Warwickshire based artist Janet Tryner has shared with us her experience of attending our Exploring Collections Workshop and what she then went on to create in response to this…
“Back in February I was fortunate to have participated as an artist in a Working with Collections Workshop held by OutsideIn and Coventry Artspace and lead by artist and curator Tess Radcliffe.
Image: Drawings from the OutsideIn Collection.
Part of my current practice is to form collections during research, mostly of found objects, litter, pebbles and similar, so I thought I’d find something interesting in looking at collections made by someone else. I suppose I am curious about the links between them; how gathering dissimilar objects together causes their meanings to reverberate and become reshaped, sometimes twisted into something entirely different. However, a collection of art is an entirely different gathering to my odds and ends.
It was made clear over the four days, that the OutsideIn art collection came together in various ways; some were pursued, some were donated, some carefully selected. There is overt strategy to collect in order to adjust societal accumulation of art, a cultural wealth that connotes status and directly relates to how a nation portrays itself, in order to increase representation from people who in the past were subject to exclusion by gatekeepers to art institutions, and therefore have not experienced opportunities to access an art education and career, often were, or are, incarcerated within hospital or prison systems, or who belong to one of the many other less privileged parts of society due to class, health and skin colour.
As with my collections, the reasons for gathering are not often apparent in individual parts within the collection when looked at in isolation. Objects of art are disparate and sometimes it is difficult to see how they work together. To me this is a fascinating task of curatorship: questions and discussions over how to convey the value in the meaning of a single work and enhance, or even to twist it, in connection with another, or others.
You can view the collection we studied here: https://outsidein.org.uk/exhibitions/collection/ but I’m not going to go into further detail about the collection as a whole, other than to say we spent several days talking about the examples of Outsider Art that comprise it. Some works came with a lengthy backstory, and some with nothing more than what you could see in the frame. These felt more like my collections of litter, some of which are so mangled that I cannot guess at their past use, so perhaps it isn’t a surprise that I was drawn to one of the more enigmatic examples in the group; a pencil drawing called ‘House with wings’ by Albert, a long-term psychiatric patient, whose architectural style drawings of houses are often not pinned to a representation of three-dimensional space and so veer off to the edge framing a void in a way that is both charming and worrying.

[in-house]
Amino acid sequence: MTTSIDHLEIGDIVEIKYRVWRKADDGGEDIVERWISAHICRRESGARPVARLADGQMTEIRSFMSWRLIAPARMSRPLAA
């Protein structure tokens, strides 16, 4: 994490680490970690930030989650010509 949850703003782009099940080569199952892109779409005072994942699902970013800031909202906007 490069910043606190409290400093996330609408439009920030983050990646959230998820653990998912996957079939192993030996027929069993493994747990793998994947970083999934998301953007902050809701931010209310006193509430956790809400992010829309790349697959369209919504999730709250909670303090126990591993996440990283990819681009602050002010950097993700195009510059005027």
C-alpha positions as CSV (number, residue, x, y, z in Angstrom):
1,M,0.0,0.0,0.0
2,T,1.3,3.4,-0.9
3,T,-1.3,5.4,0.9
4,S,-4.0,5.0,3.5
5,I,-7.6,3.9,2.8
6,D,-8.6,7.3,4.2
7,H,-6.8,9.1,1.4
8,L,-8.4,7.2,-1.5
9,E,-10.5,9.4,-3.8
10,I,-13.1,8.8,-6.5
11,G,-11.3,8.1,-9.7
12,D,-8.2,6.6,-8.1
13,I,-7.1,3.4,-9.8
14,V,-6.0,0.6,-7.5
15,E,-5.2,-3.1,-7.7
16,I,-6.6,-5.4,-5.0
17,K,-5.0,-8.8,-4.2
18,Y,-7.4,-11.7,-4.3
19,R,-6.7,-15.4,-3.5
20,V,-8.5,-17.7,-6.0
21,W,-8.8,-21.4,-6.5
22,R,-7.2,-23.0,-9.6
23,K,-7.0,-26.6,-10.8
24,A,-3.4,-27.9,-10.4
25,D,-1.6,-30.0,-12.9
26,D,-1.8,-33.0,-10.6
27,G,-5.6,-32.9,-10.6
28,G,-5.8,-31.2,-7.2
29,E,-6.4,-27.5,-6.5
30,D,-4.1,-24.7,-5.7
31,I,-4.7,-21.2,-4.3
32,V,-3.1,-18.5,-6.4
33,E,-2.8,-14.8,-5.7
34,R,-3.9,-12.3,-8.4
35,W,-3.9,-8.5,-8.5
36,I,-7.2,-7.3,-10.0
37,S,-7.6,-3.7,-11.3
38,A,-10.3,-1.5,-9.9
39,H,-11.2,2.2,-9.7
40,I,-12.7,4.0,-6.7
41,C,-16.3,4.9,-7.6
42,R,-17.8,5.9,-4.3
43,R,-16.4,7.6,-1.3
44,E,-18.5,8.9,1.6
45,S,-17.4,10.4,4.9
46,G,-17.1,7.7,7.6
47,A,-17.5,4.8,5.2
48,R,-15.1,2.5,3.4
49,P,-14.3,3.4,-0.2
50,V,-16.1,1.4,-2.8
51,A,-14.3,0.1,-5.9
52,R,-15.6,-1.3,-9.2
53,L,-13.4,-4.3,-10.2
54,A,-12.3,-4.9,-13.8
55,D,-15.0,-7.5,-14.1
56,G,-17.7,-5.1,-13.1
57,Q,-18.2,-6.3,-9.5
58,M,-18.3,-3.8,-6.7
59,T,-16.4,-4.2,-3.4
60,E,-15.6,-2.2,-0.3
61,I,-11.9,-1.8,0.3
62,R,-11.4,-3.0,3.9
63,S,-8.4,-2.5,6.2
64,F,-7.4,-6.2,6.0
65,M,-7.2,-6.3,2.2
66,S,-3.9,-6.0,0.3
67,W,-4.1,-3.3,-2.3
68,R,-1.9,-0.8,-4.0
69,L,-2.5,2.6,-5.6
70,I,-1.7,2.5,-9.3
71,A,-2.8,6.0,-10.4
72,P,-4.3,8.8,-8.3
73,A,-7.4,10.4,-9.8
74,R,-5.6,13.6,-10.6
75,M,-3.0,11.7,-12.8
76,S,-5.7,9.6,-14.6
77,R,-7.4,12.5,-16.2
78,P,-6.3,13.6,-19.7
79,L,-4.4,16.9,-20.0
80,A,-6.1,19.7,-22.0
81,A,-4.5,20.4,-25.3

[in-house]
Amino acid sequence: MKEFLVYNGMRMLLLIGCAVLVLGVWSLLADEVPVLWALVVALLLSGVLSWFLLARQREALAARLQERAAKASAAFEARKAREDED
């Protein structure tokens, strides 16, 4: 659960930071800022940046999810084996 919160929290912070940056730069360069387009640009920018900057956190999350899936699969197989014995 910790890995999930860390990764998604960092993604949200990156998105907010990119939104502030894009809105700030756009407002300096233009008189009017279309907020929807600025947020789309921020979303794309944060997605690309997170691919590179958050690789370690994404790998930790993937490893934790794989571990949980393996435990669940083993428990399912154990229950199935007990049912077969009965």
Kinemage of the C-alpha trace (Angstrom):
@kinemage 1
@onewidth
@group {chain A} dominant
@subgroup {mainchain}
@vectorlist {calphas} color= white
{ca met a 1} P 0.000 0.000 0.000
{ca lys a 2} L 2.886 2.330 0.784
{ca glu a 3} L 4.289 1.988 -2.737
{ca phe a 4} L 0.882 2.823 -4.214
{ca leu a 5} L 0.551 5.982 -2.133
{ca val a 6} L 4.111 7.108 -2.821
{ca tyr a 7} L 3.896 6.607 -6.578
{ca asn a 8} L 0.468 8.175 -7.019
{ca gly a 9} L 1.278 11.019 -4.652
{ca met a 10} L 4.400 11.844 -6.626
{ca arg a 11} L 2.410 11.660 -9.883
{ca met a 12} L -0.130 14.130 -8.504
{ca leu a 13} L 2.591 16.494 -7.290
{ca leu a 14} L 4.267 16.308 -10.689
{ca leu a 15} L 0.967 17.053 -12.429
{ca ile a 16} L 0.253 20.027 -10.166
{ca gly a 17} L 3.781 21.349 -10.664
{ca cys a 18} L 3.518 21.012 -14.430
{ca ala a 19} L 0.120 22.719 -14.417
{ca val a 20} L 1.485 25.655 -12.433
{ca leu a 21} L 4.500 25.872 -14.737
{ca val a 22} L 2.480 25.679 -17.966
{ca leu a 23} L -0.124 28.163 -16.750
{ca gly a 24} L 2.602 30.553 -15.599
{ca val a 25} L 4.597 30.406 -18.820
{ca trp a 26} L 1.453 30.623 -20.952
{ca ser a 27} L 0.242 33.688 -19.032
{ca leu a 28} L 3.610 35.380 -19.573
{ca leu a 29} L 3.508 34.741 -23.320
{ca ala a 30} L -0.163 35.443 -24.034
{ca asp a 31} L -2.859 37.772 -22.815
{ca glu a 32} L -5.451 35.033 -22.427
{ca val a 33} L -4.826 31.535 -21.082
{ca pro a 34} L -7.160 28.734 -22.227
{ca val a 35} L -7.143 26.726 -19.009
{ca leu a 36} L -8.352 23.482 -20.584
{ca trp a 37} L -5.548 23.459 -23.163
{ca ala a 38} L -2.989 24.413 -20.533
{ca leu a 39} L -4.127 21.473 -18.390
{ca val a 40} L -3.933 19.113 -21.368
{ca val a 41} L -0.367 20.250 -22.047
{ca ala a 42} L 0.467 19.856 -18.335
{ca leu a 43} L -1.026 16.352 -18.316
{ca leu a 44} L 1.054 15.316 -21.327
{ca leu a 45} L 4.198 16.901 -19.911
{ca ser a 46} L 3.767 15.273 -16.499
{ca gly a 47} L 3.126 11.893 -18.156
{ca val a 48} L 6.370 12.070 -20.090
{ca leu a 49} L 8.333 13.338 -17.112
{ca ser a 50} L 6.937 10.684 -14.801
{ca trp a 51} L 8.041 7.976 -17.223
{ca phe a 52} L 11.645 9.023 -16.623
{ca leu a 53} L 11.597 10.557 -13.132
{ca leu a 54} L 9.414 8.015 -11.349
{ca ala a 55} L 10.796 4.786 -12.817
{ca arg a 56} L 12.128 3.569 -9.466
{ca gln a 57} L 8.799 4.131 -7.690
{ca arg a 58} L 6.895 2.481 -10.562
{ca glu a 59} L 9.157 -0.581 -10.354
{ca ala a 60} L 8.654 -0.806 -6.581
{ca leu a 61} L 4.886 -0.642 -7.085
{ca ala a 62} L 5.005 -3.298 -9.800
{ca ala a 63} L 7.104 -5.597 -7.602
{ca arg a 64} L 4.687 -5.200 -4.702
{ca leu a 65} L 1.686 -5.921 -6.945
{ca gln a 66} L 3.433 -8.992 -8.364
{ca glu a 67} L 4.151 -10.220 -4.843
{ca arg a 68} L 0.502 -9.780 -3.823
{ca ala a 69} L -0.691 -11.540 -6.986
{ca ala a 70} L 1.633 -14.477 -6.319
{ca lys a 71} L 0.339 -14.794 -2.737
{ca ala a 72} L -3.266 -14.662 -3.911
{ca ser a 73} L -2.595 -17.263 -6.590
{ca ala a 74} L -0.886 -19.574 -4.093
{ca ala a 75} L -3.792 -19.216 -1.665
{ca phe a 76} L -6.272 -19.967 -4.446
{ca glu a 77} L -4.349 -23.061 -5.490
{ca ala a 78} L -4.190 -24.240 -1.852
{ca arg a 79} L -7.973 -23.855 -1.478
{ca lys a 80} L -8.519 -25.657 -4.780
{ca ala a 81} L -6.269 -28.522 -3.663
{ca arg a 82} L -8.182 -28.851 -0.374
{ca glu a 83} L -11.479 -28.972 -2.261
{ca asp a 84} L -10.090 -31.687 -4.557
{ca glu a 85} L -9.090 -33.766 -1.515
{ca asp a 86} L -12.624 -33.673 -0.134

Albert ‘Building 3’
Albert’s work varies little stylistically. He uses repeated geometric shapes – squares and triangles, similar thicknesses of penciled lines. His houses are childish and stubbornly transparent; recognisable in the style of British interwar housing but also as a toddler’s set of wooden building blocks. They appear featherlight and have gone further than art-historically-informed surrealism into the land of the unreal; projections perhaps of many houses that he has seen but not been inside, for there is neither a sense he understands what you need to understand to design a house that will not fall down, nor is he interested in the idea of people living there. Nevertheless, he does have a grasp of how a floor-plan and a house should look like. I got a sense of him having observed many, many houses as he was driven past them.
My first response was to write:
In the middle of the night
I wake to make notes about rooves and the drawings.
He called one a ‘House With Wings,’
But this invisible house has a hovering roof
and lines that buzz in the wind; droning back and forth.
I want to know what happened to the rooms.
Is no one else in there?
None who went through the sitting room
shifting dust under sofas
and picking up mugs of half-drunk tea.
Where is the plan?
Did it escape through the faint windows?
What was in those slight boxes?
Because to render houses small
And so far away,
As other people’s houses are,
Is different to drawing the house you can stand up in.
I wanted to explore that sense of staring at houses out of a car window – something I enjoyed doing when I was a child, but of course now I am middle-aged I know something of the complex lives that houses are hosts to.
From the start I intended to use a cut up milk carton with my laptop screen to approximate the perception of passing by houses in a car, but where they would be more like Albert’s flat houses. Cut up milk cartons easily shift back and forth between 2d and 3d structures with their shiny creases betraying a connection between states. Their ability to flatten and stand up enabled me to experiment with that same offsetting of reality into make believe in Albert’s work, which enables him to play, the idea of using it as a printing plate came later.
Set up with milk cartons.
I thought that if I cut out enough triangles and squares out of milk cartons and put them through my printing press with dark ink them I might be able to achieve an imprint that would achieve a similar pattern of shapes, and the edges might produce similar varying widths of line, especially that really delicate, too light, pencil line. Yet this method would hold me back from exerting too much control over the end product, since I didn’t want to be copying his work, and this might help me produce a response that might reveal something new and surprising.